I'd suggest installing the update, and looking at the Task Manager to see if any process in particular is causing the slowdown.
It may also be caused by patch 811493.
More Info here
The firewall is OK, and it's better than nothing, so don't worry about installing it. As an install and forget option, I'd reccomend it (for new users) over other freeware firewall packages.
posted by seanyboy at 3:47 AM on December 30, 2003

Never forget that Google is your friend.
posted by seanyboy at 3:49 AM on December 30, 2003

Firewall-wise, ZoneAlarm is your friend.
posted by nthdegx at 3:53 AM on December 30, 2003

The problem I've found with free firewall options is that they ask the user if they want to allow / disallow a certain class of traffic. It's too easy to tick the "Yes - allow this traffic always." button, and new users will probably do this if they get bugged enough by alerts. If you know what you're doing ZoneAlarm is fine. Otherwise - stick with the installed XP option.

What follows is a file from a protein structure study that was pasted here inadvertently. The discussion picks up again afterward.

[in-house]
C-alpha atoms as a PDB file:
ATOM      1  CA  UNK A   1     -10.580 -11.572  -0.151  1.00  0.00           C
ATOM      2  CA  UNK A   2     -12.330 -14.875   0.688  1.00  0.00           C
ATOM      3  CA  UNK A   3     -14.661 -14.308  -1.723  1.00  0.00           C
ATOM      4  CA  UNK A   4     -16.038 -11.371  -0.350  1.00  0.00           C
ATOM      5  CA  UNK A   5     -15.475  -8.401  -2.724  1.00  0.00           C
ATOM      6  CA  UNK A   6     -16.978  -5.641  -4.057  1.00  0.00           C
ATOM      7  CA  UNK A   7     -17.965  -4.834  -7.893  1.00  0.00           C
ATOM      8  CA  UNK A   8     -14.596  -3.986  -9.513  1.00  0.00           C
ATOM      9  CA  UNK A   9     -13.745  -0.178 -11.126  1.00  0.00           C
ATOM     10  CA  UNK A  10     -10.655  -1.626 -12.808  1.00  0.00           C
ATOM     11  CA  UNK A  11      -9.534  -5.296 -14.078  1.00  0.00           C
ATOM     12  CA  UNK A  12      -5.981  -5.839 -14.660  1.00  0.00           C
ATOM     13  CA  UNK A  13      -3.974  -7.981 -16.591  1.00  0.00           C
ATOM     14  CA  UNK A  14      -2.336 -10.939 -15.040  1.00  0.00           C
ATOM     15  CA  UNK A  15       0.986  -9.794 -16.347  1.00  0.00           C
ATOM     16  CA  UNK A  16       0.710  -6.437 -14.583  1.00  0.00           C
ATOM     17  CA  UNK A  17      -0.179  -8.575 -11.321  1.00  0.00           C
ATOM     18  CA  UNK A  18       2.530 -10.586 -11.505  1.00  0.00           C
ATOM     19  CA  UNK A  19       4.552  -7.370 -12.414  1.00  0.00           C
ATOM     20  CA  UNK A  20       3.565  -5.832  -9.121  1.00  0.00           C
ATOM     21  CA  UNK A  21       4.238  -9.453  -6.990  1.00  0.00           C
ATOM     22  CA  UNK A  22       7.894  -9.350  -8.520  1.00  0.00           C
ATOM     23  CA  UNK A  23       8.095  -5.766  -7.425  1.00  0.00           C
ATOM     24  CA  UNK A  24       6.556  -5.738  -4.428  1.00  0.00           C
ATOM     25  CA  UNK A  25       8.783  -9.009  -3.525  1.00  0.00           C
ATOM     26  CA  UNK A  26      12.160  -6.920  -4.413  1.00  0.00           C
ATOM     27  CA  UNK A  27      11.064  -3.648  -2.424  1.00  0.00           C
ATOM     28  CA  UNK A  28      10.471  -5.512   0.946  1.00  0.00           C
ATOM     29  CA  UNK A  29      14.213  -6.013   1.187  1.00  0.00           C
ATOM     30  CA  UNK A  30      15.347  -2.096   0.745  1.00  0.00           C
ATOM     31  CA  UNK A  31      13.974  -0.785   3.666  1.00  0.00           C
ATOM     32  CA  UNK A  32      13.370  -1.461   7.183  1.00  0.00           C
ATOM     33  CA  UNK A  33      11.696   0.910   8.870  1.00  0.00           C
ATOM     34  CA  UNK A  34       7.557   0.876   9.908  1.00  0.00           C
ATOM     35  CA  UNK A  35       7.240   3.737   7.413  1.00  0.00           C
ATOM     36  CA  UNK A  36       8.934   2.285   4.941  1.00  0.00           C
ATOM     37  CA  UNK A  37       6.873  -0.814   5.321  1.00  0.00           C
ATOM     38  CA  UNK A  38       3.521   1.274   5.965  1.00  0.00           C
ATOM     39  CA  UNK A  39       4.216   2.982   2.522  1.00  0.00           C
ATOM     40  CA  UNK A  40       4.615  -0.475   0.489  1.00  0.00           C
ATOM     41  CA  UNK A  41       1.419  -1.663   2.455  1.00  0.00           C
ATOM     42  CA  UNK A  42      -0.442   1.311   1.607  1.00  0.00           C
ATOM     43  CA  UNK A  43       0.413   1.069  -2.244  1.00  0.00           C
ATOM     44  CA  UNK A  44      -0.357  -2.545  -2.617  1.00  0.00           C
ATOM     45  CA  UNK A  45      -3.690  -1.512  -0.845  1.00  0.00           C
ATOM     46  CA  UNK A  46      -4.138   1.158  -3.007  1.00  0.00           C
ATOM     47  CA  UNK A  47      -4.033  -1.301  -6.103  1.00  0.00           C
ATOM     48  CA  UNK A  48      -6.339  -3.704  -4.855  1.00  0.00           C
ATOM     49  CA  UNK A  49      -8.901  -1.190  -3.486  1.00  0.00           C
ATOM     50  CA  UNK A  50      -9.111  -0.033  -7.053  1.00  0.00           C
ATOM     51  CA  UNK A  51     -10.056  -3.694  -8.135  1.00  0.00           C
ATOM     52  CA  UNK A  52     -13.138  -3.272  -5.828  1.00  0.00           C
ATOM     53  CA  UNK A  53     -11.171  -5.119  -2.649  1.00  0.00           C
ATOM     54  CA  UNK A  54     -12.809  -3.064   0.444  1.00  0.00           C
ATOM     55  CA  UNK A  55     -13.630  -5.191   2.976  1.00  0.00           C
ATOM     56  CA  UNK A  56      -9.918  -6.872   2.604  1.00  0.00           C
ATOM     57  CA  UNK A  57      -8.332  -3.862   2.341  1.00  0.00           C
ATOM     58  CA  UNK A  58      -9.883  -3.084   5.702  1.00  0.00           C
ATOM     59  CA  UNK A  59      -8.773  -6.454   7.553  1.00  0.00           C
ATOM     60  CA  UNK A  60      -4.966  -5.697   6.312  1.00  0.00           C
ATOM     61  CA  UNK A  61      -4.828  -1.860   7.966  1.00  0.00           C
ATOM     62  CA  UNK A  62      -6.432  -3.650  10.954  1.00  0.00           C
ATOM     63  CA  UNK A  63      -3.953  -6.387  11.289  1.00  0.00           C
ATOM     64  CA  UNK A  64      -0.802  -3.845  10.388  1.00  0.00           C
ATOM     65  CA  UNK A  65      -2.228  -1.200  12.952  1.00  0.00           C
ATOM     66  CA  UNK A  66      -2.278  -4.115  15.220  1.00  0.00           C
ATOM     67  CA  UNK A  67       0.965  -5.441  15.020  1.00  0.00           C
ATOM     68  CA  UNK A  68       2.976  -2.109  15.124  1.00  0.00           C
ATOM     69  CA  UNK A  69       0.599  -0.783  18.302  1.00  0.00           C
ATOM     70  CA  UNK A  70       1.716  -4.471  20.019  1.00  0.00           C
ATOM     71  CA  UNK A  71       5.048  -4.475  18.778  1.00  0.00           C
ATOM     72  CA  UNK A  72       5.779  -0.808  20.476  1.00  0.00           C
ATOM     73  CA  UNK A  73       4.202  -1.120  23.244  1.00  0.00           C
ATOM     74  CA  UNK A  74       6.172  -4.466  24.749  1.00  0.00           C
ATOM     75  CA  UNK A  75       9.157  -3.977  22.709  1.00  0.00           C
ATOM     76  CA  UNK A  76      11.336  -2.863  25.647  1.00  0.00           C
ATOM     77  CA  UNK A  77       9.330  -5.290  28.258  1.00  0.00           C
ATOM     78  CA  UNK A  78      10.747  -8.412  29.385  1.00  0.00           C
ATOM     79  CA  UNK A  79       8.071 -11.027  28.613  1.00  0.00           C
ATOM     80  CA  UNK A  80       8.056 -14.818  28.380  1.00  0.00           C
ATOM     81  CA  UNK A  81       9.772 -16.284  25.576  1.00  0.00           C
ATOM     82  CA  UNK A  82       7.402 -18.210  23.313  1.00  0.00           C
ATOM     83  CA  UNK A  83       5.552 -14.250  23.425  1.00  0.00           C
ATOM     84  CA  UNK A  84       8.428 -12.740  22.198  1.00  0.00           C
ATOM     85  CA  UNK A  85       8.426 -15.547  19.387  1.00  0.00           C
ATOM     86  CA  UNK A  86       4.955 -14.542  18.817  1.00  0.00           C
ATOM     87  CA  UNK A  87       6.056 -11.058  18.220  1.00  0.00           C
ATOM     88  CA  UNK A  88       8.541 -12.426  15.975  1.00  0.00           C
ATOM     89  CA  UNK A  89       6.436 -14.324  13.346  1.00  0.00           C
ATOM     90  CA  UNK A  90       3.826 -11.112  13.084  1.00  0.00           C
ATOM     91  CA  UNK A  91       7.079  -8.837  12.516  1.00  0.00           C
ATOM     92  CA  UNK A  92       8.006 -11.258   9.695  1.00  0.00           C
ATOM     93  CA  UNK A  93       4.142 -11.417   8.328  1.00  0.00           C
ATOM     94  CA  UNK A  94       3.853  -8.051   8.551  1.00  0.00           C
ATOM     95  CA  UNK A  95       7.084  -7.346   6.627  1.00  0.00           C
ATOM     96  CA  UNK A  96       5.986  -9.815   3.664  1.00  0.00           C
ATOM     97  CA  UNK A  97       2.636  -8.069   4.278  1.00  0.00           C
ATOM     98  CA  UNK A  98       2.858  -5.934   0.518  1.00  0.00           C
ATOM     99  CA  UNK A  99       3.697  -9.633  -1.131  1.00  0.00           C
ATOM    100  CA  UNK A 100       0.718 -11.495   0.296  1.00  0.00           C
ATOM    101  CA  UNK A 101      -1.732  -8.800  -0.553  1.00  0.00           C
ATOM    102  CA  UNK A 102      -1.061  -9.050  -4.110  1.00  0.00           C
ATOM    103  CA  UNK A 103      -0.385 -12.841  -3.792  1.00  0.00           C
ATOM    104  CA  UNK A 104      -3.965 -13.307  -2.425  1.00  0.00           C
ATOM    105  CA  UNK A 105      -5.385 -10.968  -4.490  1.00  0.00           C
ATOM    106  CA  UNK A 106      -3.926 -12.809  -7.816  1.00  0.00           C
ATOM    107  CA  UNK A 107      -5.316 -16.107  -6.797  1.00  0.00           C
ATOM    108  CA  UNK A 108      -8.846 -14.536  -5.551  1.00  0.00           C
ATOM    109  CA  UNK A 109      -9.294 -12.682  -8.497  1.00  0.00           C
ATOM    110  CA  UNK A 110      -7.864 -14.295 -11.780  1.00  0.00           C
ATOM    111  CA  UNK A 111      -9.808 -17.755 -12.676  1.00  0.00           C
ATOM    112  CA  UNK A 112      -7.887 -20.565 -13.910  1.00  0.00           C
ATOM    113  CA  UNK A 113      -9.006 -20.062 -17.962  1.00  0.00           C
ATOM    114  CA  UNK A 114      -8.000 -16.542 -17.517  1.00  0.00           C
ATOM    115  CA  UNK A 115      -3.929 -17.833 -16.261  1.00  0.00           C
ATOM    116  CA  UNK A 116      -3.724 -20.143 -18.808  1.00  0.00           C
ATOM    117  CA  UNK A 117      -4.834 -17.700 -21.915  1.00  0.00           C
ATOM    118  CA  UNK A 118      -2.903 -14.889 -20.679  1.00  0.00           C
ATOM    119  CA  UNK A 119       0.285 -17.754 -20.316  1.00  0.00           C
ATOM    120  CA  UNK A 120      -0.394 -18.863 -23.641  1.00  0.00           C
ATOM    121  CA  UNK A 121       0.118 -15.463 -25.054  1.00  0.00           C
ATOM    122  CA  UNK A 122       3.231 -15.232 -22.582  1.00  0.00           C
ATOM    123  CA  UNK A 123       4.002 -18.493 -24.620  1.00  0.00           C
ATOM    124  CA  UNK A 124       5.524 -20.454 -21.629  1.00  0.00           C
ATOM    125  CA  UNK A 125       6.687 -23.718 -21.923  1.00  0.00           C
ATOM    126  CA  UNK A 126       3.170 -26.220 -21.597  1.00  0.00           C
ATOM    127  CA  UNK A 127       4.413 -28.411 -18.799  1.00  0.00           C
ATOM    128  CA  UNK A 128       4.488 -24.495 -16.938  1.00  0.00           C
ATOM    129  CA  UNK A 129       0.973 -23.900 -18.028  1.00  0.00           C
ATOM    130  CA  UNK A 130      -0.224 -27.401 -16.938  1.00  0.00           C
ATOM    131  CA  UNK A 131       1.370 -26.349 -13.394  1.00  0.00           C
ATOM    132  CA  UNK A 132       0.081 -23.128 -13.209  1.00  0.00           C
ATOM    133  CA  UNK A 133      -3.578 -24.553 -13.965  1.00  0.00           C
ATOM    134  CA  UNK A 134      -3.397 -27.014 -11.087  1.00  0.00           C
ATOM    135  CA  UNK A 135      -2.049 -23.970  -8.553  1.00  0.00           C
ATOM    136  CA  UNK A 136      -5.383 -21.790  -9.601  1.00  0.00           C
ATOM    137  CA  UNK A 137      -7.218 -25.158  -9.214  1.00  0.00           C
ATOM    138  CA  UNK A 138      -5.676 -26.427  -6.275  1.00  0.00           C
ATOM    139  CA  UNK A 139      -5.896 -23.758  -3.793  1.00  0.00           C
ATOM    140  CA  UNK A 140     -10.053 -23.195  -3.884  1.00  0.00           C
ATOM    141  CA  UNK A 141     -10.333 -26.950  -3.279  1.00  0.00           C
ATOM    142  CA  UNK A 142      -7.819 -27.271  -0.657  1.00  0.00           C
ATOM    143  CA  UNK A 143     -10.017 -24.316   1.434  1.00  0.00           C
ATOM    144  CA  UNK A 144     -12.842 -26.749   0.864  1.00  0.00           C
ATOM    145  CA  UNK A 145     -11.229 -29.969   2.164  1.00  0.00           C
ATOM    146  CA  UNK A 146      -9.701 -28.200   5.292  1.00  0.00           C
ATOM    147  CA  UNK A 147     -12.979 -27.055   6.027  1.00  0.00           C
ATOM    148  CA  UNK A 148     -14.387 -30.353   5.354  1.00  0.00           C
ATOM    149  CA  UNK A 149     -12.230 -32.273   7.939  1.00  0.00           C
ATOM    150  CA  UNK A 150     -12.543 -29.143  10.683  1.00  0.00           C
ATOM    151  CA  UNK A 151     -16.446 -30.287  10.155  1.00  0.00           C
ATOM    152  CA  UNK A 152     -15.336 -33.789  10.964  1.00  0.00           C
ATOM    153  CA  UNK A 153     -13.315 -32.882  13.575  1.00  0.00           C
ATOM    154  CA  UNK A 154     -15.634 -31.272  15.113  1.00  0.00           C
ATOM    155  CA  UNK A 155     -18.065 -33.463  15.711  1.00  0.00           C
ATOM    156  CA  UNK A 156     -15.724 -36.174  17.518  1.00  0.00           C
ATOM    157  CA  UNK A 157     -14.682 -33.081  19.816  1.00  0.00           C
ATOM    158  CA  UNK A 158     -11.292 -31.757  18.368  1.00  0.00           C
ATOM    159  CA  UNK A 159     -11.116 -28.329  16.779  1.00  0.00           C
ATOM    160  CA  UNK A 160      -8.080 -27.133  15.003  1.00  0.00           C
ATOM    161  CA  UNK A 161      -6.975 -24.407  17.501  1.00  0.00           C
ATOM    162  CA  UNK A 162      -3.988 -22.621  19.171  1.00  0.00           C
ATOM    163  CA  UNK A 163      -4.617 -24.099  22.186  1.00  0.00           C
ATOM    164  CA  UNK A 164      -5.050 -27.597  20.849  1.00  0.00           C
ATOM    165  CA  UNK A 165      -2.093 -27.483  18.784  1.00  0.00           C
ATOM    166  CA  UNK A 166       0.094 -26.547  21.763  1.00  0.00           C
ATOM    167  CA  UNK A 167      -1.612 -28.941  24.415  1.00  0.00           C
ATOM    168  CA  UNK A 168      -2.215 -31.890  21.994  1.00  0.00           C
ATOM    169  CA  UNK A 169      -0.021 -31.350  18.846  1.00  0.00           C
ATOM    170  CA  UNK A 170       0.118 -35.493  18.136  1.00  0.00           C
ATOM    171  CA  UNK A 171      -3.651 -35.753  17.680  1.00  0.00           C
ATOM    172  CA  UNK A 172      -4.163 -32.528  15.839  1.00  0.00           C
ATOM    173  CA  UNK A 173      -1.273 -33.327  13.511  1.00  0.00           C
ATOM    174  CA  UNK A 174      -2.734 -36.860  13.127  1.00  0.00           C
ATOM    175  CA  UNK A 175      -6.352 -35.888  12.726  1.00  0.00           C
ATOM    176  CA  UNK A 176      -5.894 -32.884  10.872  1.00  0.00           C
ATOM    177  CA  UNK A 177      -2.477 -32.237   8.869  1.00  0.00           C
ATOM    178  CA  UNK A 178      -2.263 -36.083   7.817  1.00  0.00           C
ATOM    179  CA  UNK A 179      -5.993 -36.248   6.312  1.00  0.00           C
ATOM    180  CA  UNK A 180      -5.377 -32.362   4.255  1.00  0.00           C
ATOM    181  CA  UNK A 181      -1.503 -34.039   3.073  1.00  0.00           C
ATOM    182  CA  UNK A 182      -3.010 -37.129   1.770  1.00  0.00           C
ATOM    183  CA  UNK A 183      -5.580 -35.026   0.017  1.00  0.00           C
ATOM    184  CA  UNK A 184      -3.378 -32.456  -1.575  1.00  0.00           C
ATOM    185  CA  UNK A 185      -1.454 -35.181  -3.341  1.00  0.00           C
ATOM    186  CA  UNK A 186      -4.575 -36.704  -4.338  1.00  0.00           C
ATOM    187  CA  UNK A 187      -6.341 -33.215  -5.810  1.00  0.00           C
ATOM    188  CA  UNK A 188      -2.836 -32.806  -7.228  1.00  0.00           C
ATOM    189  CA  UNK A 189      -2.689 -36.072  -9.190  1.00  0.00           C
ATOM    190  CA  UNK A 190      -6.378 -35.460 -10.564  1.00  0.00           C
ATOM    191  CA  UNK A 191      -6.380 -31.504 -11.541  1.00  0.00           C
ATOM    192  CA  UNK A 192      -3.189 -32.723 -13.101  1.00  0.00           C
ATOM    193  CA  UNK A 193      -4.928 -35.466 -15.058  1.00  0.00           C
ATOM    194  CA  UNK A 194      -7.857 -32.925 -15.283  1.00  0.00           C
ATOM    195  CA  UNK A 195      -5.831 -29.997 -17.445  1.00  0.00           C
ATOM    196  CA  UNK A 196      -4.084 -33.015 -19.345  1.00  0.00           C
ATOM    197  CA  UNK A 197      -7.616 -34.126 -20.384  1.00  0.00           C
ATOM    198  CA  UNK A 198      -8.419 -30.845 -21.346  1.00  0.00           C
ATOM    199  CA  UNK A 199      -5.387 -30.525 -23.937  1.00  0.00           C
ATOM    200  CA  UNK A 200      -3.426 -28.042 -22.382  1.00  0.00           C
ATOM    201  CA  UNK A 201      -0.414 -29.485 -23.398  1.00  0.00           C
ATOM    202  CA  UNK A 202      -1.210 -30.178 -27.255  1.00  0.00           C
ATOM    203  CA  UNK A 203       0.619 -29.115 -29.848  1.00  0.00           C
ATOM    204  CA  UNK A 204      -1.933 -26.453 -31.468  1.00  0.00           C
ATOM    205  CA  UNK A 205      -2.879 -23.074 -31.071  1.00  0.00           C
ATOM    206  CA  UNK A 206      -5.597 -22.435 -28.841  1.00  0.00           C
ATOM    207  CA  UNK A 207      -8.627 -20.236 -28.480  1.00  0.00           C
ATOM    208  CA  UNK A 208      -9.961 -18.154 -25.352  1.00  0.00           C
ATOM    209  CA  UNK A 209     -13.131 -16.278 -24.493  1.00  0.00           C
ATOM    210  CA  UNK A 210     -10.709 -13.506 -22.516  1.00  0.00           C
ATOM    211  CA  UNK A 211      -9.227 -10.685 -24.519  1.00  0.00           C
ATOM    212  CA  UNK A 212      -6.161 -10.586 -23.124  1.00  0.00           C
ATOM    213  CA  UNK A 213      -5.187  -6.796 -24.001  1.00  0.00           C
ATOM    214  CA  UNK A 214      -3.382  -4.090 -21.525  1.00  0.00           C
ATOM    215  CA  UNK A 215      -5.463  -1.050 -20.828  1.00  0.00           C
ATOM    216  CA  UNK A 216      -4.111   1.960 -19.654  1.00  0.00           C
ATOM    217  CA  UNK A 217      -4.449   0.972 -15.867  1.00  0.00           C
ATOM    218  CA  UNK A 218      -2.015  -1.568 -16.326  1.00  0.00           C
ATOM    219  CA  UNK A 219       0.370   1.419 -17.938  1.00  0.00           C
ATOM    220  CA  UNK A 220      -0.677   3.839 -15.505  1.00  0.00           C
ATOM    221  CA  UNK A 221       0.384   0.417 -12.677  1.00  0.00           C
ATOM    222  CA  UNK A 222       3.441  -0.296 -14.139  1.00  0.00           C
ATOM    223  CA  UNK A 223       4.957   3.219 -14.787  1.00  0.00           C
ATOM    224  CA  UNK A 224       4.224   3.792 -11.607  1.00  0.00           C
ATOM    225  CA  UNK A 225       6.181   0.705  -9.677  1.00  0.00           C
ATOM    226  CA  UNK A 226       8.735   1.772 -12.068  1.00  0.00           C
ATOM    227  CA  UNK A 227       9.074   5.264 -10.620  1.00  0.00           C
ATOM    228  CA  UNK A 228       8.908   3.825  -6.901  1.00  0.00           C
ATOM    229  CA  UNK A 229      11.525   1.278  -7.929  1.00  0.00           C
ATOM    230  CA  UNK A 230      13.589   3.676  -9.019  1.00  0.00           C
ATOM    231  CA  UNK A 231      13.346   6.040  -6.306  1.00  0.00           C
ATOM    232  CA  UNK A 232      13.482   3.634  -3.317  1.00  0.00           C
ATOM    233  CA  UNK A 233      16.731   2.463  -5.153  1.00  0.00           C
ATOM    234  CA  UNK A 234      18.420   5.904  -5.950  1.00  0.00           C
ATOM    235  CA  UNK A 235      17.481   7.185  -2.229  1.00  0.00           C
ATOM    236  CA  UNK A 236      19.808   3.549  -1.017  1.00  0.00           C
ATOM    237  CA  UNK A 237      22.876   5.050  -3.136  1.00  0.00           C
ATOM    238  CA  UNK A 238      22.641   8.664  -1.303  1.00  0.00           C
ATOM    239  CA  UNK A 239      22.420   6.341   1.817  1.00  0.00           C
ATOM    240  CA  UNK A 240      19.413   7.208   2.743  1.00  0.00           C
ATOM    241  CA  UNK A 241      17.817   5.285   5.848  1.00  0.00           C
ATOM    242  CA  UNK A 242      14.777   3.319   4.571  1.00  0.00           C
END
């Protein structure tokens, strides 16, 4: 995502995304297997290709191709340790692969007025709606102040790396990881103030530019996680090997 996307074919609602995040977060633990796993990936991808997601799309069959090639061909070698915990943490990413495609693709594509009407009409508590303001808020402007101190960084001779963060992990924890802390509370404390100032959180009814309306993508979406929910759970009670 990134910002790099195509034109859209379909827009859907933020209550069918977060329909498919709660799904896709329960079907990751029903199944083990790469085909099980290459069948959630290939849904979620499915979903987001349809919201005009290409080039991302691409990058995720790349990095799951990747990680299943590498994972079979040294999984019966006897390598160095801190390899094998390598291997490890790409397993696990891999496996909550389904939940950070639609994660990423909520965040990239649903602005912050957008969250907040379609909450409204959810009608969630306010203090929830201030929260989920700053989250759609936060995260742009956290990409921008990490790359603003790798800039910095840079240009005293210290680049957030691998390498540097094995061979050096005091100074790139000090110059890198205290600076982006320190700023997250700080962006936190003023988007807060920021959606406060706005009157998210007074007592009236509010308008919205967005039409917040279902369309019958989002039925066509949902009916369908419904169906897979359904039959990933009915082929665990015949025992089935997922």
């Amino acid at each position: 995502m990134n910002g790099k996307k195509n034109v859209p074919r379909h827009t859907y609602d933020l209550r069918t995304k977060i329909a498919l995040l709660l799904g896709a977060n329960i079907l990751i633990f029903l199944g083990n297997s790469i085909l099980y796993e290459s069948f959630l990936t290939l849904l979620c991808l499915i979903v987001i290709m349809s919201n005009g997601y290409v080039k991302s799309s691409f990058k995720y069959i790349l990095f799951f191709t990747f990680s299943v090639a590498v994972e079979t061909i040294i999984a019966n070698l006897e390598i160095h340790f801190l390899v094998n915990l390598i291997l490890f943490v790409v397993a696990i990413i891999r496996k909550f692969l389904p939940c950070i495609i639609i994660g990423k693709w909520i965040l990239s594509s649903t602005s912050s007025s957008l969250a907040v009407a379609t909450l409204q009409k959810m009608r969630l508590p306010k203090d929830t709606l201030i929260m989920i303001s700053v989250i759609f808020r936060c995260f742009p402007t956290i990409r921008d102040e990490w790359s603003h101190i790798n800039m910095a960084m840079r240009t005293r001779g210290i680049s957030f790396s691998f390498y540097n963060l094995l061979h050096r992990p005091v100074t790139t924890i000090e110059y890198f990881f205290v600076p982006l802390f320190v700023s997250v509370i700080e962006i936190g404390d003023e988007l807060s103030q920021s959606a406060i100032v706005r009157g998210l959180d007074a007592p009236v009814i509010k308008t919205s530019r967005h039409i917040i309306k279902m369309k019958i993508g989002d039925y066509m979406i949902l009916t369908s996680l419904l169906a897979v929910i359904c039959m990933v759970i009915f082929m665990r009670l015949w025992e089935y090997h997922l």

If I'm wrong about this, please tell me. I'm on the lookout for a good software firewall to reccomend to my users.
posted by seanyboy at 4:02 AM on December 30, 2003

Response by poster: seanyboy, I actually did google, but I suppose with whatever infantile search terms I was using, I only got references to pages of clueless people like me, saying that they also had problems. (Usually, I'm a very good googler, really!) Patch 811493 is included in the rollup... so I guess it looks like I just have to find and install all the others one by one. Icky.